This week, I will be meeting with several different groups to discuss the future of downtown Fort Wayne. As many of you know, there have been many attempts in the past to come up with a plan to revitalize our downtown area. People look at what has been done in Indianapolis, and they say "Why not here?" No doubt about it, Indy has been transformed from a cow-town in the '70s to a vibrant, dynamic downtown destination today. They did it with a cohesive political, business and charitable foundation combination that should be the envy, and blueprint, for anyone attempting to rebuild and redefine a city's downtown.
But Indianapolis had two things going for it that we don't have here: control of the State's purse strings; and the Lilly Foundation. Millions of tax dollars went to Indianapolis in the form of support for their convention center, the Circle Center mall, White River State Park, the RCA Dome, Conseco Fieldhouse, IUPUI, etc. This happened because Indianapolis' legislative delegation had control of the Senate Finance committee and the Senate Budget committee. On top of this, the Lilly Foundation has been an incredible partner for the Indianapolis renaissance. Unlike our local foundations, which have never understood the positive impact they could have if used, in part, for economic development, the Lilly Foundation has never had this vision problem. As a result, state tax dollars and Lilly's charitable dollars, together with some excellent, visionary leadership, has transformed Indianapolis into one of the great cities in the country.
It is therefore unfair to try to compare Fort Wayne's situation to Indy's, because the same dynamics do not exist. Nevertheless, good things can, and very well may happen for our city's downtown area. For Ft. Wayne to succeed, we need to be creative, persistent, and very, very focused. So why might this actually happen?
Lets start with a few differences between the current plan and the past. First and foremost, there is actually a workable, professional plan in place today, thanks to the persistence of a lot of dedicated private citizens and a few elected officials who stuck together, met as a group for the better part of a year, hired a top notch consultant who had had success in other cities, and came up with a plan to transform the downtown area. The only problem: no money to fund the plan.
So this year, I got together with Senator Tom Wyss, John Stafford (the most knowledgeable, talented private citizen in the Fort Wayne area, and a dedicated friend to all people in Ft. Wayne and Allen County), and Brian Bergsma ( the local Chamber's government representative, and another very talented individual), and we worked on something called a CRED district. CRED stands for Community Revitalization Enhancement District. In the past, there had been three created in the State. One of those was created for the Southtown Mall area through legislation I worked on with John Stafford and Brian Bergsma several years ago.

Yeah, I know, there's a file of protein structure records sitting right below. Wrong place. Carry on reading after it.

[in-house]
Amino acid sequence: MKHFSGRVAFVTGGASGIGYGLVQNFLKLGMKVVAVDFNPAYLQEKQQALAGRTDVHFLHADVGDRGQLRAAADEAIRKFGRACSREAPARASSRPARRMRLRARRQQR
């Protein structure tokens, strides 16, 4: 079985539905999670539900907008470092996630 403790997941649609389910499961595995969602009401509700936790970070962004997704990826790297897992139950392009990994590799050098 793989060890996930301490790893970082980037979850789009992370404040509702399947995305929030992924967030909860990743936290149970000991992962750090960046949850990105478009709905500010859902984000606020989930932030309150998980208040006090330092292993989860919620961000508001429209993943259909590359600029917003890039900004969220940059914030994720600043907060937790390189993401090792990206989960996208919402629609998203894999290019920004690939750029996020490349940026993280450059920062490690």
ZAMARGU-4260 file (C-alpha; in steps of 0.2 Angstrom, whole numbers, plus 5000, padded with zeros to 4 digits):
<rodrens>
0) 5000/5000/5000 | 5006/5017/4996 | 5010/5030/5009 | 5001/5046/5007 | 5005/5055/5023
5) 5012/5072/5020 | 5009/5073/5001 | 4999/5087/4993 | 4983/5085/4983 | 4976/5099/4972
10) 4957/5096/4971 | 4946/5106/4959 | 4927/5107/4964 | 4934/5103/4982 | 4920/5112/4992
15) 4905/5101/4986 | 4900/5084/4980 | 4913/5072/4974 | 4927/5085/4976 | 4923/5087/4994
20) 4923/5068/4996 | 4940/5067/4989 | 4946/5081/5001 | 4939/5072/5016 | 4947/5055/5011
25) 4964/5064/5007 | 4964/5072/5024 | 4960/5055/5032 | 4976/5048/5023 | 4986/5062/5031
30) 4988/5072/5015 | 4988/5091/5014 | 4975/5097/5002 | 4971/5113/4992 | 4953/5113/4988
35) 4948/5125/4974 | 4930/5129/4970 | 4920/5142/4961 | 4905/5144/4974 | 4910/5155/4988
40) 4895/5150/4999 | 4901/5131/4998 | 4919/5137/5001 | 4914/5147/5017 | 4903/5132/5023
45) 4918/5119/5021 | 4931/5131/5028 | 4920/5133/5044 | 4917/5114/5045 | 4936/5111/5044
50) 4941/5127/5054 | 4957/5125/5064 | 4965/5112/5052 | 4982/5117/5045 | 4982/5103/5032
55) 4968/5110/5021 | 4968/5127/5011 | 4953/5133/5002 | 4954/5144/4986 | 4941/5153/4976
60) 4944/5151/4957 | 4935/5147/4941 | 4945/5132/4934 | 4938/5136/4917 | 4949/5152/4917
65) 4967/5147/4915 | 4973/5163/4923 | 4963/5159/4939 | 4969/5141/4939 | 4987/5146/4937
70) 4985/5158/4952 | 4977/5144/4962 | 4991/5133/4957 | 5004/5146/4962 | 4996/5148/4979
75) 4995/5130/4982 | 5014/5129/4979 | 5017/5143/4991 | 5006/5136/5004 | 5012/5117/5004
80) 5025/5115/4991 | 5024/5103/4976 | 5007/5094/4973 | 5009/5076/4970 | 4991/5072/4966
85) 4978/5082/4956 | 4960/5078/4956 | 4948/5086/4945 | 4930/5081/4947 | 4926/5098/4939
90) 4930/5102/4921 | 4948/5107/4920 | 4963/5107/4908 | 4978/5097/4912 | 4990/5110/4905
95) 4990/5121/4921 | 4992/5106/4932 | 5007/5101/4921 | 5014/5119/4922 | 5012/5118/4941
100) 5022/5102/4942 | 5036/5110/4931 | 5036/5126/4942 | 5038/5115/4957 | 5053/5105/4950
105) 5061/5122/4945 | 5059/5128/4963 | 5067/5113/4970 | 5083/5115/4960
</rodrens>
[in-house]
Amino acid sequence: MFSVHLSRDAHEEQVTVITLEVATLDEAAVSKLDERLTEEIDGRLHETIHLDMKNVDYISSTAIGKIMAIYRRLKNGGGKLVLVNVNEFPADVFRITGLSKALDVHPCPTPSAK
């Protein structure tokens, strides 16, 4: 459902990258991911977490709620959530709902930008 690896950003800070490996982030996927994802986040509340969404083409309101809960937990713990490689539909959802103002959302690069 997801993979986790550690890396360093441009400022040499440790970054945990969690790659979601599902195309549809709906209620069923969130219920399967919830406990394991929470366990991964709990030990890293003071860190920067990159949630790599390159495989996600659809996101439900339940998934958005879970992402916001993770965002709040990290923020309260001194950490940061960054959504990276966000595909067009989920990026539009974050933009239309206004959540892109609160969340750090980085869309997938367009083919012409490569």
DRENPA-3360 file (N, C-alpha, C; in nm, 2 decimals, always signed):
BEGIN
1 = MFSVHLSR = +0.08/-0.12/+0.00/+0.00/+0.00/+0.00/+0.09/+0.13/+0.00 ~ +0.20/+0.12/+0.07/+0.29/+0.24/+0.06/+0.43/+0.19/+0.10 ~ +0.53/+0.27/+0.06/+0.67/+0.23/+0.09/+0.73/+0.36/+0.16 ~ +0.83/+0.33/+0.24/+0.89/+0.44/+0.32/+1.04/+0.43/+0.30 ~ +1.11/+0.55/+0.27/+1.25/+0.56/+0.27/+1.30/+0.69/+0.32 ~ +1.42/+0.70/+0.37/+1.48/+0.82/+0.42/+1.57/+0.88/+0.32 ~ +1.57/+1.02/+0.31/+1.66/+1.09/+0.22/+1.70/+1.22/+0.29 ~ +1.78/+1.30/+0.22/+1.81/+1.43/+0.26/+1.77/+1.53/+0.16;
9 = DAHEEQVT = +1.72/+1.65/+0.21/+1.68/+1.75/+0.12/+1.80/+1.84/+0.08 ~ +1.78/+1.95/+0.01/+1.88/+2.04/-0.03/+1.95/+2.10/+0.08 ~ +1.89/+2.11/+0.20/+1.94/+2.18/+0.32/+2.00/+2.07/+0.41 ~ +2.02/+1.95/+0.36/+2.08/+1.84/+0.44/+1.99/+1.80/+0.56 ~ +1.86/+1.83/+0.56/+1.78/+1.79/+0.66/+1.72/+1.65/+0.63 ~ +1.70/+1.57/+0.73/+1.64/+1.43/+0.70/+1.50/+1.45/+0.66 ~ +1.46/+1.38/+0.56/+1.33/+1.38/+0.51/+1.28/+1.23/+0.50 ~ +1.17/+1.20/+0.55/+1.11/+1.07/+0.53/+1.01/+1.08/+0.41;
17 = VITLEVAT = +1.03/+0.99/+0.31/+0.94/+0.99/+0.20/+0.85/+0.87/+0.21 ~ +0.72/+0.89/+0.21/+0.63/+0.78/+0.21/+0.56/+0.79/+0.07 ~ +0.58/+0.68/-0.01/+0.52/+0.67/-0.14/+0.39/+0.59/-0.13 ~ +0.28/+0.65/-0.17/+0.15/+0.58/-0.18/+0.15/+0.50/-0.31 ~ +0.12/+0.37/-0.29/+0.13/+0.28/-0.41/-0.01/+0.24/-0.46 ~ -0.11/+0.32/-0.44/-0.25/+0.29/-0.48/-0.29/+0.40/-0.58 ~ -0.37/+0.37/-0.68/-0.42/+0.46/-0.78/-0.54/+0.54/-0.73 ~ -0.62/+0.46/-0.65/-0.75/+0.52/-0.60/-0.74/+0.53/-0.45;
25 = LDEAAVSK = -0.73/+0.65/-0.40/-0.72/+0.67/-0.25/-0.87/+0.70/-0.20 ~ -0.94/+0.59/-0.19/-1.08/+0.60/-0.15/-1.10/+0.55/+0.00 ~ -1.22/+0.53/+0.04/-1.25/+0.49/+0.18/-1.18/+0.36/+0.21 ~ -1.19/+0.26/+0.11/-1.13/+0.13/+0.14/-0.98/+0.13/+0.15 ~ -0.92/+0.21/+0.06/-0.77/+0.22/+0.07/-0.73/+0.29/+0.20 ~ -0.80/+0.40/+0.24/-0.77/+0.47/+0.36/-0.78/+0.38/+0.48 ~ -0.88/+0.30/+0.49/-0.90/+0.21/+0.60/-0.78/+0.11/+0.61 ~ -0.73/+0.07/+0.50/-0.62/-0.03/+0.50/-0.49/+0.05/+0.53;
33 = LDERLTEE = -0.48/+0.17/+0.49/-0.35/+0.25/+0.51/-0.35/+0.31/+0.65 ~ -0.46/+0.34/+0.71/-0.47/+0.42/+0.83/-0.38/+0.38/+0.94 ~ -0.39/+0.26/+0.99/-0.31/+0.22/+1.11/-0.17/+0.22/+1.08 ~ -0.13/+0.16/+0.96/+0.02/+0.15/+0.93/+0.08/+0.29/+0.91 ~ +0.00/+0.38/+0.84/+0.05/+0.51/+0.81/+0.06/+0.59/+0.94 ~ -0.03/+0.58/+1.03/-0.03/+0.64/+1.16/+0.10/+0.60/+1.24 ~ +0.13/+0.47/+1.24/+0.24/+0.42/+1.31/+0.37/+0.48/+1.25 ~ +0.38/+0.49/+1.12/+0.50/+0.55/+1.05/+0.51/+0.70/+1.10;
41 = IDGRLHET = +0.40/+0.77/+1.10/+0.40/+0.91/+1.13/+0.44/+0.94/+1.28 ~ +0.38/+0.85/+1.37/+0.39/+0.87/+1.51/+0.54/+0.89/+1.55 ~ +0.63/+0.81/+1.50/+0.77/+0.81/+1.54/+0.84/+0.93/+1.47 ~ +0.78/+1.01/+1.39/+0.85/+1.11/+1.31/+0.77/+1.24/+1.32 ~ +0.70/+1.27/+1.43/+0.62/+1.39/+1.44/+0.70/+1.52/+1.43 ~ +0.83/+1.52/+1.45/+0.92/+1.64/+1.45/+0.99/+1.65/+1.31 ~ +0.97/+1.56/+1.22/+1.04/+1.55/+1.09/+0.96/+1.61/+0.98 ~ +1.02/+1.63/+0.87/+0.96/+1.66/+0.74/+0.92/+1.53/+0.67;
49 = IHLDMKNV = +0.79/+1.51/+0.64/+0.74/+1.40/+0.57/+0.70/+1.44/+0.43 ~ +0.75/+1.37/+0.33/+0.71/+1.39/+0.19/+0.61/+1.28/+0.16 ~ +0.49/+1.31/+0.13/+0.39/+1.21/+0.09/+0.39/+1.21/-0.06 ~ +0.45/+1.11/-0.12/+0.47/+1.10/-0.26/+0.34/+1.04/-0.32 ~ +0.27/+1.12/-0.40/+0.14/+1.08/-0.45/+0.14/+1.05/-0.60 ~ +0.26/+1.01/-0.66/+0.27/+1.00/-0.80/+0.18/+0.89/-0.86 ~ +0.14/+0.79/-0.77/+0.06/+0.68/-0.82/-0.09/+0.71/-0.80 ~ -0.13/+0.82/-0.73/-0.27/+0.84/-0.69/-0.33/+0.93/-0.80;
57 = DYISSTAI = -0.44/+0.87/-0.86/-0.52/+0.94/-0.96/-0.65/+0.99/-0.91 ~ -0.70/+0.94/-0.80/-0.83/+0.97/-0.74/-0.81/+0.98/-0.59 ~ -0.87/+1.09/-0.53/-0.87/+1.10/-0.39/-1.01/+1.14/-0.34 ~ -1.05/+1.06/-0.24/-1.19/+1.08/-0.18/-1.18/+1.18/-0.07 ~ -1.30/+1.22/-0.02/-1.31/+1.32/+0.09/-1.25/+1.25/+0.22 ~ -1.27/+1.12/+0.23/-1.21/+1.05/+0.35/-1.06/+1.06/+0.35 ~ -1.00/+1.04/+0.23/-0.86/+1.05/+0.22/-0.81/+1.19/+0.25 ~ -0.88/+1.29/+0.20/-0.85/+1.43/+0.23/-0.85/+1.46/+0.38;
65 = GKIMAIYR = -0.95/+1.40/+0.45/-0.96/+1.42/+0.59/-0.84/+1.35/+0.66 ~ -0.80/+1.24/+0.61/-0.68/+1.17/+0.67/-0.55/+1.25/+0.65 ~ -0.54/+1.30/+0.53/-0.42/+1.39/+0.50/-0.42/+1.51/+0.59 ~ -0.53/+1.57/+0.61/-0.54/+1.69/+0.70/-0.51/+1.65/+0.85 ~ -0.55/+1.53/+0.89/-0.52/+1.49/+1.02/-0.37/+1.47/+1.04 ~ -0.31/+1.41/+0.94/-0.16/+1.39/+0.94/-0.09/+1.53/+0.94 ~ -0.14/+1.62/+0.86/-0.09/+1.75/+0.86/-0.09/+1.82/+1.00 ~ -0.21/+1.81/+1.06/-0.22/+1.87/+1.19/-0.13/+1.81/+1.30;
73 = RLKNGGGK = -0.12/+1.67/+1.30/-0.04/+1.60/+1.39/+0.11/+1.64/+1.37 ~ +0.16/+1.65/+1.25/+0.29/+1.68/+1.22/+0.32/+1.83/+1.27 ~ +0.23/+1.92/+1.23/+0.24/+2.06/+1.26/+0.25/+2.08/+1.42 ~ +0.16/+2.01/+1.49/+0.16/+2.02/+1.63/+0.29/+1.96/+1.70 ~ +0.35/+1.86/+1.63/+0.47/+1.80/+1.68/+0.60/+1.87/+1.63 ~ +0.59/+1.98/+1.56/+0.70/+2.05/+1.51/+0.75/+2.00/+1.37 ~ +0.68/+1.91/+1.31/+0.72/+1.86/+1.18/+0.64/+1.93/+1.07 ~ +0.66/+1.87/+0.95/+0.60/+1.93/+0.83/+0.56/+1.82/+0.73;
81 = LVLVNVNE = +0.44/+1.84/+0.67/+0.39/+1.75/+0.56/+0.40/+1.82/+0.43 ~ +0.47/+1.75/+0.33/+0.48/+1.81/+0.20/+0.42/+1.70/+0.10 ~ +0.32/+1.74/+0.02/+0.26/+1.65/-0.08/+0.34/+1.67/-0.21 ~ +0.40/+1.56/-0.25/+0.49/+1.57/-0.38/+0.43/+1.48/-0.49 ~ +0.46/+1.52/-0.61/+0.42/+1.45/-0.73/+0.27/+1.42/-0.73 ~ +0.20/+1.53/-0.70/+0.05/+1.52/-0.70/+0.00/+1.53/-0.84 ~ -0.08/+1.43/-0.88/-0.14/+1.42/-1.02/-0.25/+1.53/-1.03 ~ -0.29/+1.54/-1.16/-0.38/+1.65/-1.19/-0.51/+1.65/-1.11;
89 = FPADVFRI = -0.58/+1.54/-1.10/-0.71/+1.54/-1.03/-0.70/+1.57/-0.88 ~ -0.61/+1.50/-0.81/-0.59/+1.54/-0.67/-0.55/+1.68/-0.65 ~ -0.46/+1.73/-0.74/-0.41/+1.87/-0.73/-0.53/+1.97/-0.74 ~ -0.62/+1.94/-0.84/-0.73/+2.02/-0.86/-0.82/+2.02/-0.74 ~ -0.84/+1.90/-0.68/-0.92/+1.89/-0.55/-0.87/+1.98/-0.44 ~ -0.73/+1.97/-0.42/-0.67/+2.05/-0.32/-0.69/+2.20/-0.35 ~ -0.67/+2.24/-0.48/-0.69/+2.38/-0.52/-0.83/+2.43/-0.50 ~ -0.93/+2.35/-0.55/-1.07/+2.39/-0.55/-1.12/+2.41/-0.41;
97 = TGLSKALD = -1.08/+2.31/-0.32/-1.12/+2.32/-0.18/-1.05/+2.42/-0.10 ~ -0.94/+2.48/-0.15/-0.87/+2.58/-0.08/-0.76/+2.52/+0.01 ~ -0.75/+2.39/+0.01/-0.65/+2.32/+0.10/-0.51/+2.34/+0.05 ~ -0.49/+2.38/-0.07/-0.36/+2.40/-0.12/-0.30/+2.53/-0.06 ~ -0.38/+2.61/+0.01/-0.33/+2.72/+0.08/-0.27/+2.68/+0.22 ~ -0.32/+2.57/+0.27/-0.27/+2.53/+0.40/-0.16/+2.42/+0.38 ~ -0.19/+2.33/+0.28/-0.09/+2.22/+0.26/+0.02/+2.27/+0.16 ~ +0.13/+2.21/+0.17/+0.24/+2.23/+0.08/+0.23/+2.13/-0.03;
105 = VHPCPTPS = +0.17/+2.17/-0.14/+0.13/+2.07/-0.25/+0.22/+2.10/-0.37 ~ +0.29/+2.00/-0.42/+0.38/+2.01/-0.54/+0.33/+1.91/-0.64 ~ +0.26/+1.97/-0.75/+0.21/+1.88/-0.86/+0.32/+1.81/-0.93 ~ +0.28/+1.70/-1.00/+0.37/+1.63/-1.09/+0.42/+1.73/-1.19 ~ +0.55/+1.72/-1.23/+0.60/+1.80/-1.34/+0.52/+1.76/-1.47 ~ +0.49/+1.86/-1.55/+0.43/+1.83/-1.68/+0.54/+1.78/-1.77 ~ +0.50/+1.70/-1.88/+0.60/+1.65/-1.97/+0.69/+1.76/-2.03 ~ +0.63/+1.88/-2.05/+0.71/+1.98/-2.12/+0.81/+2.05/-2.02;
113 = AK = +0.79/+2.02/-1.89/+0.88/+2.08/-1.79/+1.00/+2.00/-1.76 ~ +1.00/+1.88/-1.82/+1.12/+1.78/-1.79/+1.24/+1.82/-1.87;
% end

But that concept didn't work for revitalizing downtown areas, so we wrote a whole new law that would be available to every second-class city in Indiana as well as Indianapolis. A second-class city in Indiana must have a population of 35,000 or greater. There are approximately 24 such cities in Indiana.
The new law would allow a designated area in a city's downtown to be established as a special district. Any state income and state tax dollars raised through new economic activity within that district, up to $750,000 dollars per year, could be retained for reinvestment into that district, instead of being sent to the State treasury like all other state tax dollars. To realize the full $750,000, the city must invest $250,000 of its own, for a total of $1 million dollars potential investment per year. A CRED district may remain in effect for up to 15 years.
This legislation has been called the most important economic development opportunity for Indiana's cities in decades. I am very proud to have been a part of writing this new law, along with the previously named individuals.
Thus, for the first time, we have a funding source to implement a downtown revitalization project. That, in itself, is a first. Will this money be enough to fully implement the plan? Time will tell, but it is an exciting start, and gives all of us hope for a much brighter future for downtown Ft. Wayne.